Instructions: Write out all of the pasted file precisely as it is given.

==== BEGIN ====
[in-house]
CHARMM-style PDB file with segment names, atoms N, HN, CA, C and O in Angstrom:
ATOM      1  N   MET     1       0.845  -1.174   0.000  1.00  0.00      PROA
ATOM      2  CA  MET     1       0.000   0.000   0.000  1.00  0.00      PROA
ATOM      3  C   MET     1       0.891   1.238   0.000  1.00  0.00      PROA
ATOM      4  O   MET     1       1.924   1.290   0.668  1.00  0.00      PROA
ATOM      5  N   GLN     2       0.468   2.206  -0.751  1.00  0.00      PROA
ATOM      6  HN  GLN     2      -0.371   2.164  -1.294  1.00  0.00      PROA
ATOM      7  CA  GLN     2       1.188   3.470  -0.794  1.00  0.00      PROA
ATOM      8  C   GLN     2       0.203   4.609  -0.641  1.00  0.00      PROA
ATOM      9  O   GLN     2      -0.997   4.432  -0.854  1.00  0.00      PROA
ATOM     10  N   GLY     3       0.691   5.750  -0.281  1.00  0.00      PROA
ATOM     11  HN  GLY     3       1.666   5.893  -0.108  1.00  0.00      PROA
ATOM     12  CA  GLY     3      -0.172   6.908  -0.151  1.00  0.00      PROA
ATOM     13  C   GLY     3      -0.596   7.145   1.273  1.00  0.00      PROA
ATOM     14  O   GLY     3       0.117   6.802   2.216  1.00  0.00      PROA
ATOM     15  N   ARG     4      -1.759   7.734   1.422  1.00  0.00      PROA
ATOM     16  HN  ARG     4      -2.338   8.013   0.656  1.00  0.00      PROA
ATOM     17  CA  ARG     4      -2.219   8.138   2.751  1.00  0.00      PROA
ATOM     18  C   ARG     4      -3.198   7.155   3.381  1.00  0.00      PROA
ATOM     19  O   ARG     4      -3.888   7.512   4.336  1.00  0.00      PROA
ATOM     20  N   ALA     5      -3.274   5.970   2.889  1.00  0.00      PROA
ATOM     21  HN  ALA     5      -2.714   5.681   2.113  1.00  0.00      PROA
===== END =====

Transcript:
[in-house]
CHARMM-style PDB file with segment names, atoms N, HN, CA, C and O in Angstrom:
ATOM      1  N   MET     1       0.845  -1.174   0.000  1.00  0.00      PROA
ATOM      2  CA  MET     1       0.000   0.000   0.000  1.00  0.00      PROA
ATOM      3  C   MET     1       0.891   1.238   0.000  1.00  0.00      PROA
ATOM      4  O   MET     1       1.924   1.290   0.668  1.00  0.00      PROA
ATOM      5  N   GLN     2       0.468   2.206  -0.751  1.00  0.00      PROA
ATOM      6  HN  GLN     2      -0.371   2.164  -1.294  1.00  0.00      PROA
ATOM      7  CA  GLN     2       1.188   3.470  -0.794  1.00  0.00      PROA
ATOM      8  C   GLN     2       0.203   4.609  -0.641  1.00  0.00      PROA
ATOM      9  O   GLN     2      -0.997   4.432  -0.854  1.00  0.00      PROA
ATOM     10  N   GLY     3       0.691   5.750  -0.281  1.00  0.00      PROA
ATOM     11  HN  GLY     3       1.666   5.893  -0.108  1.00  0.00      PROA
ATOM     12  CA  GLY     3      -0.172   6.908  -0.151  1.00  0.00      PROA
ATOM     13  C   GLY     3      -0.596   7.145   1.273  1.00  0.00      PROA
ATOM     14  O   GLY     3       0.117   6.802   2.216  1.00  0.00      PROA
ATOM     15  N   ARG     4      -1.759   7.734   1.422  1.00  0.00      PROA
ATOM     16  HN  ARG     4      -2.338   8.013   0.656  1.00  0.00      PROA
ATOM     17  CA  ARG     4      -2.219   8.138   2.751  1.00  0.00      PROA
ATOM     18  C   ARG     4      -3.198   7.155   3.381  1.00  0.00      PROA
ATOM     19  O   ARG     4      -3.888   7.512   4.336  1.00  0.00      PROA
ATOM     20  N   ALA     5      -3.274   5.970   2.889  1.00  0.00      PROA
ATOM     21  HN  ALA     5      -2.714   5.681   2.113  1.00  0.00      PROA